'Lowest of the low': Fake charities slammed by Victorian Emergency Services Minister. (ABC News)
Australians have raised millions for victims, both human and animal, of the bushfires that have devastated much of the country's south-eastern states but there are now warnings that scammers are targeting those who are giving all they can to charity.
The Australian Competition and Consumer Commission (ACCC) told the ABC they had received 86 reports of bushfire-related scams since September of 2019, including 20 calls to the scams hotline on Tuesday.
The rise in reported scams comes as authorities have begun to ask people to donate cash rather than goods, as a surplus has built up and is causing distribution issues.
The scams reported include:
•People impersonating relatives of victims and requesting money via text messages or phone calls
•Calls or websites impersonating charities and crowdfunding pages impersonating charities
•People doorknocking, saying they or loved ones have been impacted by the bushfires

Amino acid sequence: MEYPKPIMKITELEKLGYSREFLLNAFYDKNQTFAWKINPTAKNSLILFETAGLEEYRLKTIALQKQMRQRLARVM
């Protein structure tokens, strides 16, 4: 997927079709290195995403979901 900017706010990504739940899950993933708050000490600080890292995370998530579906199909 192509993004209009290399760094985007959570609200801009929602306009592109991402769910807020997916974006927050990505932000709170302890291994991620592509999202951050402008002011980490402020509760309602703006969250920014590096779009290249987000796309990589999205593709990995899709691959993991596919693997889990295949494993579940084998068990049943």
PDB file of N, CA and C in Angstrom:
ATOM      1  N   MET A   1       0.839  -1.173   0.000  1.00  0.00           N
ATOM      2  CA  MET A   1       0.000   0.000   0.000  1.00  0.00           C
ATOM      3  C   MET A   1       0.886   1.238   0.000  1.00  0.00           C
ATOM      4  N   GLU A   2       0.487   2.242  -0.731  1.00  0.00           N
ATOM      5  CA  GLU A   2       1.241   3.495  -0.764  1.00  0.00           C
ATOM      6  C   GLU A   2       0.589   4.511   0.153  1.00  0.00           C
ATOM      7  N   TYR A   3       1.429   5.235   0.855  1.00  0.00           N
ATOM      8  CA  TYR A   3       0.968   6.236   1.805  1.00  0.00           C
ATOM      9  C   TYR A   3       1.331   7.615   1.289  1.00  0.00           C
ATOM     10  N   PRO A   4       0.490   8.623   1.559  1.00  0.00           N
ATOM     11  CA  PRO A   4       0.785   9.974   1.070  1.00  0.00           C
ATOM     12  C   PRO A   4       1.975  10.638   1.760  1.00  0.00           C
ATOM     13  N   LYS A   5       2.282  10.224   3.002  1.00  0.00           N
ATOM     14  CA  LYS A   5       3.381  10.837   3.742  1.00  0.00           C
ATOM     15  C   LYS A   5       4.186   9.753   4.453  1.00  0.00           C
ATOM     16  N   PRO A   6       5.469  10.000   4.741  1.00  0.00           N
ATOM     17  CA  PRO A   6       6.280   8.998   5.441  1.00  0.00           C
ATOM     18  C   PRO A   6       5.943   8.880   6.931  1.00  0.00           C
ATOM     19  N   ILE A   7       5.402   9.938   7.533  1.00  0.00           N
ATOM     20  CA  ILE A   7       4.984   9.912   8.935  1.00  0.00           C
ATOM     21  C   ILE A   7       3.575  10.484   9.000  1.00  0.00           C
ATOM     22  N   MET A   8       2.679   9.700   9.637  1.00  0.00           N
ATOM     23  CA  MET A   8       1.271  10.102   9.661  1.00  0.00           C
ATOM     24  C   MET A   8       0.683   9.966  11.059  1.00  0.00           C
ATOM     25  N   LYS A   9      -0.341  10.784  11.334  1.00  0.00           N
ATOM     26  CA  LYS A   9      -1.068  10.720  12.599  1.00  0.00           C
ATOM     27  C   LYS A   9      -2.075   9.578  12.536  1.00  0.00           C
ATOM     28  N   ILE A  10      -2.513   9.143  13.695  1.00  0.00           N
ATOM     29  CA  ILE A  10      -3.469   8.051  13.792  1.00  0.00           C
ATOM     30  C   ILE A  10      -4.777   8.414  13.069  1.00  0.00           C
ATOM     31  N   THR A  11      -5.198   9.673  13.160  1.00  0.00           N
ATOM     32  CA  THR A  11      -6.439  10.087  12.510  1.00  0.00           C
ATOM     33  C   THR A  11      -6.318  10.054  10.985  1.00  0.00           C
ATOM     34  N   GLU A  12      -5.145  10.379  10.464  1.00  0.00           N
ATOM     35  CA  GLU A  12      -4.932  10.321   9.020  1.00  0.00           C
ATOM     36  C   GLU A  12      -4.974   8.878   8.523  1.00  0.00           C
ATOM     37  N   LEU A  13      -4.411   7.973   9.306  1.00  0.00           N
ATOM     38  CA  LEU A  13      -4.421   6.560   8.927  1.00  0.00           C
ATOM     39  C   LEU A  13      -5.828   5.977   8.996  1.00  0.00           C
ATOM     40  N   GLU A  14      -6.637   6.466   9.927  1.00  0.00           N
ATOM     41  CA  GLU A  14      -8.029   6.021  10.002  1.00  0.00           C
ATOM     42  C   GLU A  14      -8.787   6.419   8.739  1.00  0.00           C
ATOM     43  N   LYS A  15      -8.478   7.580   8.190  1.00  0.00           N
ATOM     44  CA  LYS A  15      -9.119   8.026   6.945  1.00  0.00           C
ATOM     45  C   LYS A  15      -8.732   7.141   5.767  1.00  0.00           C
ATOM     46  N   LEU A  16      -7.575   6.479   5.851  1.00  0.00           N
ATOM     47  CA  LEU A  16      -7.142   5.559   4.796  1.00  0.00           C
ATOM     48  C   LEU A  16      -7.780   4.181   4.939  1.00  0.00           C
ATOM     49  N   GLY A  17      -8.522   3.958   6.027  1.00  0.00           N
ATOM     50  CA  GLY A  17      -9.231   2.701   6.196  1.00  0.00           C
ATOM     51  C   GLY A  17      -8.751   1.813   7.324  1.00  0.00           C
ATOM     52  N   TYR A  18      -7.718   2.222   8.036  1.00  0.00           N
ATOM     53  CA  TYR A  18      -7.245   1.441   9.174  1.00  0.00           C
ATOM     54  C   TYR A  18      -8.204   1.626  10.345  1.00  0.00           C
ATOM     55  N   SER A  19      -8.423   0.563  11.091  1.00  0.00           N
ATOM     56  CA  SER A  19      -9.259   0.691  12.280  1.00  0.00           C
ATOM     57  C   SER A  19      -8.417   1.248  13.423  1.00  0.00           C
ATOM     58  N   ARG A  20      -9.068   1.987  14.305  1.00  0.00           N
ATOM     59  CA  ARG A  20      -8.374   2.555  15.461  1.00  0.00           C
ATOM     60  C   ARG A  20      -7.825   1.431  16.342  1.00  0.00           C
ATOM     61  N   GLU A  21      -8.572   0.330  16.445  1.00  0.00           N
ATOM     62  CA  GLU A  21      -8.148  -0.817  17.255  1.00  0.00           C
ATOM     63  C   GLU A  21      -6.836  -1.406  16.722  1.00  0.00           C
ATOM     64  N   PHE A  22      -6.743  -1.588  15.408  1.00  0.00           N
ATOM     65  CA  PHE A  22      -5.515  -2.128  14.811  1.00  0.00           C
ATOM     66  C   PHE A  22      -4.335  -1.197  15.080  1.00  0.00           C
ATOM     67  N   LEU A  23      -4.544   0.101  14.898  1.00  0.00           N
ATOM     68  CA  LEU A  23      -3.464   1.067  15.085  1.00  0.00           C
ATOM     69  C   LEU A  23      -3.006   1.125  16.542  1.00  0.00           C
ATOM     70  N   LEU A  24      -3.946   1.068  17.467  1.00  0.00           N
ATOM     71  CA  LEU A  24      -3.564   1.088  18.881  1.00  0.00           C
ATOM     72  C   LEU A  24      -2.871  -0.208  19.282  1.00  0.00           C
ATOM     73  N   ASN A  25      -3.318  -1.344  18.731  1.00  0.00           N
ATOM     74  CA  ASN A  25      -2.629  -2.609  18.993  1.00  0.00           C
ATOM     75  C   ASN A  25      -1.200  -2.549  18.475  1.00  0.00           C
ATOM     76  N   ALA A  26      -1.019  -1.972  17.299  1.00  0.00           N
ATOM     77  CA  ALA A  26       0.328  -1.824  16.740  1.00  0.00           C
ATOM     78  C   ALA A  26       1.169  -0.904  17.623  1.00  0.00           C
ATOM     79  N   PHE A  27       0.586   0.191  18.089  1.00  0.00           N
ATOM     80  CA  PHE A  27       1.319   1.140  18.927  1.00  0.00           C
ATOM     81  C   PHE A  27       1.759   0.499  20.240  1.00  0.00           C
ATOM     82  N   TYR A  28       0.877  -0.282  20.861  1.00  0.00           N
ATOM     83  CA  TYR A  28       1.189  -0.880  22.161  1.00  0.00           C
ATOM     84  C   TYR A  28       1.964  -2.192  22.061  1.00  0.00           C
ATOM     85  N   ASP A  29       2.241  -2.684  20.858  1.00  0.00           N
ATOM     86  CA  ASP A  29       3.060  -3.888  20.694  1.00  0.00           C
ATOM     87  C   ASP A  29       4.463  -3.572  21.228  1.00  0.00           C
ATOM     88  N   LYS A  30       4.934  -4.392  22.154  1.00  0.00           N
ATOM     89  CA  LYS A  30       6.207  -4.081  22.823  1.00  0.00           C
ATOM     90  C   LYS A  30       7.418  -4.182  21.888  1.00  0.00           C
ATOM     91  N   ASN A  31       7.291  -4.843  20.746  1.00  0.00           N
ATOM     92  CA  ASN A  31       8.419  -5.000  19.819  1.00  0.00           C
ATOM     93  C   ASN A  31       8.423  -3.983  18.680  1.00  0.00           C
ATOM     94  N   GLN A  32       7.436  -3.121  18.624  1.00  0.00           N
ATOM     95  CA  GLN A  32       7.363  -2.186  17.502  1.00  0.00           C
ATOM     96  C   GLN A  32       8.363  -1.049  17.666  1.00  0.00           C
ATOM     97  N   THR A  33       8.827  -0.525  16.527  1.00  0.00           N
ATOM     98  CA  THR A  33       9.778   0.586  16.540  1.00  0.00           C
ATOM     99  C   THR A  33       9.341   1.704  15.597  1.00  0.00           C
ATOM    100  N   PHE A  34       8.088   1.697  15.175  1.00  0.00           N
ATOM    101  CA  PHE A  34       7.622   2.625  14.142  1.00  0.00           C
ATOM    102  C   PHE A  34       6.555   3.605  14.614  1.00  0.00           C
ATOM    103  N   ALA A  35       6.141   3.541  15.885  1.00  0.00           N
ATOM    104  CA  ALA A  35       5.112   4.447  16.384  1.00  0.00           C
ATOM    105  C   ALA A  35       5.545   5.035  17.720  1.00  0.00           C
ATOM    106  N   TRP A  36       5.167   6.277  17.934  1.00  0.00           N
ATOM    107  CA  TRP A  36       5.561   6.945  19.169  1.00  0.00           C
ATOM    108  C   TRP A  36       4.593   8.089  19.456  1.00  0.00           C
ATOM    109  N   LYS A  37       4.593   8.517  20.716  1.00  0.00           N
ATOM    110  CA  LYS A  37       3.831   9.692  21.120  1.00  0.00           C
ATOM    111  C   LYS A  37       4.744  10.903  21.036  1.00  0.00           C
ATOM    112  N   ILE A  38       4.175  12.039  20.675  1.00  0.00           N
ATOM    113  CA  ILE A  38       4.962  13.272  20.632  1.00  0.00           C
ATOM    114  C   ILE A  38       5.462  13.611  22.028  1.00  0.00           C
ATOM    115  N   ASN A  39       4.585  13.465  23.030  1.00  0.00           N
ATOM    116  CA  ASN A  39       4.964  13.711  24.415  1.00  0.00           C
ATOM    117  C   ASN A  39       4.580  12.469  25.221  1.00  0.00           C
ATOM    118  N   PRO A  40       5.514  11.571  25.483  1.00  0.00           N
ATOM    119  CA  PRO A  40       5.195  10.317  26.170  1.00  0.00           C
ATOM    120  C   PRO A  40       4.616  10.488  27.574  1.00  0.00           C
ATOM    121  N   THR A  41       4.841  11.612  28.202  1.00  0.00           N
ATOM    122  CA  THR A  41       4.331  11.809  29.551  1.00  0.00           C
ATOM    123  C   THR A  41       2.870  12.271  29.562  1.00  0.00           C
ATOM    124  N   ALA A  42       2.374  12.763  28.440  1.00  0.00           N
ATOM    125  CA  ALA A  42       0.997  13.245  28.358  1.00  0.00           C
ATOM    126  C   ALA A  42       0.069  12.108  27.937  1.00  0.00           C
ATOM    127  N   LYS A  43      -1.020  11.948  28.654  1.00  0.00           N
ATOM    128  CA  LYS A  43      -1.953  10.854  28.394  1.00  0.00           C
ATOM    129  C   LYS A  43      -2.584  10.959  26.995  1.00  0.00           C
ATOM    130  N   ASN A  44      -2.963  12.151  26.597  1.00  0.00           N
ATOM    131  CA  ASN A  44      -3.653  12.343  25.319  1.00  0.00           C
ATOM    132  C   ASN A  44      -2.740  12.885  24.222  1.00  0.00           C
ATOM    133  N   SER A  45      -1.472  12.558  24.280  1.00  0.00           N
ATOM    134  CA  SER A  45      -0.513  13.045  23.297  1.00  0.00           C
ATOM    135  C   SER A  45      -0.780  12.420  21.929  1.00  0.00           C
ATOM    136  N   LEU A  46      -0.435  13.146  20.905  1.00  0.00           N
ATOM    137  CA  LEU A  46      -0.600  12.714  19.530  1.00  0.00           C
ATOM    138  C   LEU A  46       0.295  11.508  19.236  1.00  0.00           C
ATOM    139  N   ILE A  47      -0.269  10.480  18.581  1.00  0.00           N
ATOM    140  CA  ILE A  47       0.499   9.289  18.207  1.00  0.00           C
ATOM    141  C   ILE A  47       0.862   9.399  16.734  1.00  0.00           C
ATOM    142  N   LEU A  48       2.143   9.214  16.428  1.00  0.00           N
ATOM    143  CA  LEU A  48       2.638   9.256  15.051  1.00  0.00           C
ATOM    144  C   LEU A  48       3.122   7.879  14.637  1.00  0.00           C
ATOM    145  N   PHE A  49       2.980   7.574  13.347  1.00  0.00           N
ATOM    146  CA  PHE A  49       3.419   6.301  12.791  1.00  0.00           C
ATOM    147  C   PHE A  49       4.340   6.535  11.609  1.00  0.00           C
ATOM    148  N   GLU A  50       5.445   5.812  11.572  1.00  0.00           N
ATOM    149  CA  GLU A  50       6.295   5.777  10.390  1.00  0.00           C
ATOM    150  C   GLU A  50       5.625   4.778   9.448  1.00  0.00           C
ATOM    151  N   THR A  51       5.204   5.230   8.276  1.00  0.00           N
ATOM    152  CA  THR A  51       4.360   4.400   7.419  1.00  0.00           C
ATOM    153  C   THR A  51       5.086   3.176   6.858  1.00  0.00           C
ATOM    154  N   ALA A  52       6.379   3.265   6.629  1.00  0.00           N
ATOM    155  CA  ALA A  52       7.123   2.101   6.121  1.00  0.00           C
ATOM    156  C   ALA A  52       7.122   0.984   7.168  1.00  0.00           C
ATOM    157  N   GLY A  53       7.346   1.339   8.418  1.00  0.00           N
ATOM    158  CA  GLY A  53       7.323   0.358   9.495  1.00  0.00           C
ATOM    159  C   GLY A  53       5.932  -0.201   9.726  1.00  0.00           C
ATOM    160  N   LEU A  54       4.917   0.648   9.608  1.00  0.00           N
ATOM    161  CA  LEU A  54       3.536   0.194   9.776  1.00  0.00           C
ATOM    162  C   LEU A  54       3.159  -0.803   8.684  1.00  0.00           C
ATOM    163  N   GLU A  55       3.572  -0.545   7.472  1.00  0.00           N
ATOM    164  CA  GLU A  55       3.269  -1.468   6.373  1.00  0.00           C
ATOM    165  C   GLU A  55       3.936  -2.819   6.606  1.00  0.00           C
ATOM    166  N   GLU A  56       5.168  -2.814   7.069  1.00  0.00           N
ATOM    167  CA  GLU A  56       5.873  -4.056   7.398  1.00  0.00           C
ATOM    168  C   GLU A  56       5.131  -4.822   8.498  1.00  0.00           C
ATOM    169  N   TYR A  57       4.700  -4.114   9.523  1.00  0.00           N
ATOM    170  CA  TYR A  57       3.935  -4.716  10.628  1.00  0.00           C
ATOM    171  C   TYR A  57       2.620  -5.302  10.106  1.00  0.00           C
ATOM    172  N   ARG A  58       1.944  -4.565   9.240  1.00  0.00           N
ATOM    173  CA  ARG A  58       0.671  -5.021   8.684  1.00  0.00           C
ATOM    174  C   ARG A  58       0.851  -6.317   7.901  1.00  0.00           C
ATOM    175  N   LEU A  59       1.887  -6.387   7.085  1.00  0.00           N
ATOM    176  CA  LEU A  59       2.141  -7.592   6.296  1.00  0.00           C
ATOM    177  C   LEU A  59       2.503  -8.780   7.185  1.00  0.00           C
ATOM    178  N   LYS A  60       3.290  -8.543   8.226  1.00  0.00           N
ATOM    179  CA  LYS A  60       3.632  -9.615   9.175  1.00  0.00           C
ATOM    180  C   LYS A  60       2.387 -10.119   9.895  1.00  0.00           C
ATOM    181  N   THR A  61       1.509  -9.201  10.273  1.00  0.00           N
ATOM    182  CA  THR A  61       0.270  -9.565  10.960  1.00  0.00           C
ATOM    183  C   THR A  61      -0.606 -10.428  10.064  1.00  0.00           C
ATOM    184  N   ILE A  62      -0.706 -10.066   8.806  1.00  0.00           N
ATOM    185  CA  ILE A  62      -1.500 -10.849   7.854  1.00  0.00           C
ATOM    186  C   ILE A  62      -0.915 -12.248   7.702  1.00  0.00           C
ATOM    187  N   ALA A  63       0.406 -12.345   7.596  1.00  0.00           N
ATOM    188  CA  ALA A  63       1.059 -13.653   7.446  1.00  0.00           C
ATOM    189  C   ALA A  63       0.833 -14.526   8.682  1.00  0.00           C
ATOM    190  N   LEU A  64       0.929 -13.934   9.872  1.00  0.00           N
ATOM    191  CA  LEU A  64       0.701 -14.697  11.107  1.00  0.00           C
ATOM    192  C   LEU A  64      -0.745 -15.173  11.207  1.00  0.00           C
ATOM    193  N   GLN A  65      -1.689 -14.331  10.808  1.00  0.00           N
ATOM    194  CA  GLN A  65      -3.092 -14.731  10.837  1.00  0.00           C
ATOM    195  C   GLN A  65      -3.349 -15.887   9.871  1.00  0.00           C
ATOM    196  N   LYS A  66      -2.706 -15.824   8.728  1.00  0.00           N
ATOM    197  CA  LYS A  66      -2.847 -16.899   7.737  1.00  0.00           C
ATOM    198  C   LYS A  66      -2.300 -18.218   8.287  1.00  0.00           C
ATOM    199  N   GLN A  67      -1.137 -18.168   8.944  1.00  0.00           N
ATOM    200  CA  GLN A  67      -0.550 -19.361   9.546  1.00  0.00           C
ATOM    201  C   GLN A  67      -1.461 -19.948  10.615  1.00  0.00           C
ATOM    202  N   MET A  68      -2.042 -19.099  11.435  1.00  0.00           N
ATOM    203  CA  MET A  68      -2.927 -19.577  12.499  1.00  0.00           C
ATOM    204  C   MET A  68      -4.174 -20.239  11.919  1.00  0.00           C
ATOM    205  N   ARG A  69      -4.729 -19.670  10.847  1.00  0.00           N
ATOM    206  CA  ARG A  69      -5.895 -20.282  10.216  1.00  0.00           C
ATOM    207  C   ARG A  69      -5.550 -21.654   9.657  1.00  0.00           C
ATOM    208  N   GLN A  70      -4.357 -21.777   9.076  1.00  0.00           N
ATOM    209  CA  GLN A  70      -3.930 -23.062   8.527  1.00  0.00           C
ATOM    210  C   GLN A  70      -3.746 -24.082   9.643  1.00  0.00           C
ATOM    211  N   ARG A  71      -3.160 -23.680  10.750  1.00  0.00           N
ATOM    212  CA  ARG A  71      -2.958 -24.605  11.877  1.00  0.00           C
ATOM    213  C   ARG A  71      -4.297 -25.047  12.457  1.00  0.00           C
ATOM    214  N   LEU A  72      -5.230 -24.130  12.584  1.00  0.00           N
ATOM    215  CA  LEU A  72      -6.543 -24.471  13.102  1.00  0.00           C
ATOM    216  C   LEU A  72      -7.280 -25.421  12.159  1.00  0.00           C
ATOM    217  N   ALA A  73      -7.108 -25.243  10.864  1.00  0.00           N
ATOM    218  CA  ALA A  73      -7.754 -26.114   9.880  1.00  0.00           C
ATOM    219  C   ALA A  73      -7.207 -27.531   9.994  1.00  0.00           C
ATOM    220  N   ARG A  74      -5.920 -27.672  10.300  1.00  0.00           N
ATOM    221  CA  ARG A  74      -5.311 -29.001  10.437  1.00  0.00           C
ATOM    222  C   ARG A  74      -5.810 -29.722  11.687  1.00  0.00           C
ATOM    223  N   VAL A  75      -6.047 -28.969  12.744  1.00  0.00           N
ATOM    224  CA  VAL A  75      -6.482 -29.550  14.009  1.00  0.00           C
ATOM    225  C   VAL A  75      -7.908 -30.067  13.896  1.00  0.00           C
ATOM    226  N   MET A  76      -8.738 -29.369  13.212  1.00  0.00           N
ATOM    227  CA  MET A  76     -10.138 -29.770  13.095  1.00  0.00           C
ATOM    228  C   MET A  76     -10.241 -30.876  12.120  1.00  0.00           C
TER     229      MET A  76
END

The ACCC also called on people to protect themselves when making donations by verifying the legitimacy of fundraisers, particularly by checking their terms and conditions to make sure they are an established charity and to ensure that charities are registered by searching the Australia Charities and Not-for-profits Commission.The news came as Victoria's Emergency Services Minister Lisa Neville let loose on those who were taking advantage of kind-hearted Australians.
Speaking at a press conference, Ms Neville took aim at those committing fraud to get ahead as some of the worst society has to offer.
"We've heard that there are some fake charities out there and all I can say is this is the lowest of the low in terms of behaviour," Ms Neville said.
"We want to make sure they can't get away with these sort of scams."
Ms Neville then elaborated on the type of scams she has been made aware of, including cases of doorknocking and impersonating victims.
"People are being rung by people that are either impersonating bushfire victims or pretending to act on behalf of bushfire victims.
"Because people want to do so much, they are contributing towards what are scams and fakes, including some doorknocking scams."
Ms Neville recommended that the safest way to donate in her state is to go through the official Victorian bushfire appeal.
"This is money that will go directly back to families, 100 per cent of it back to families," she added.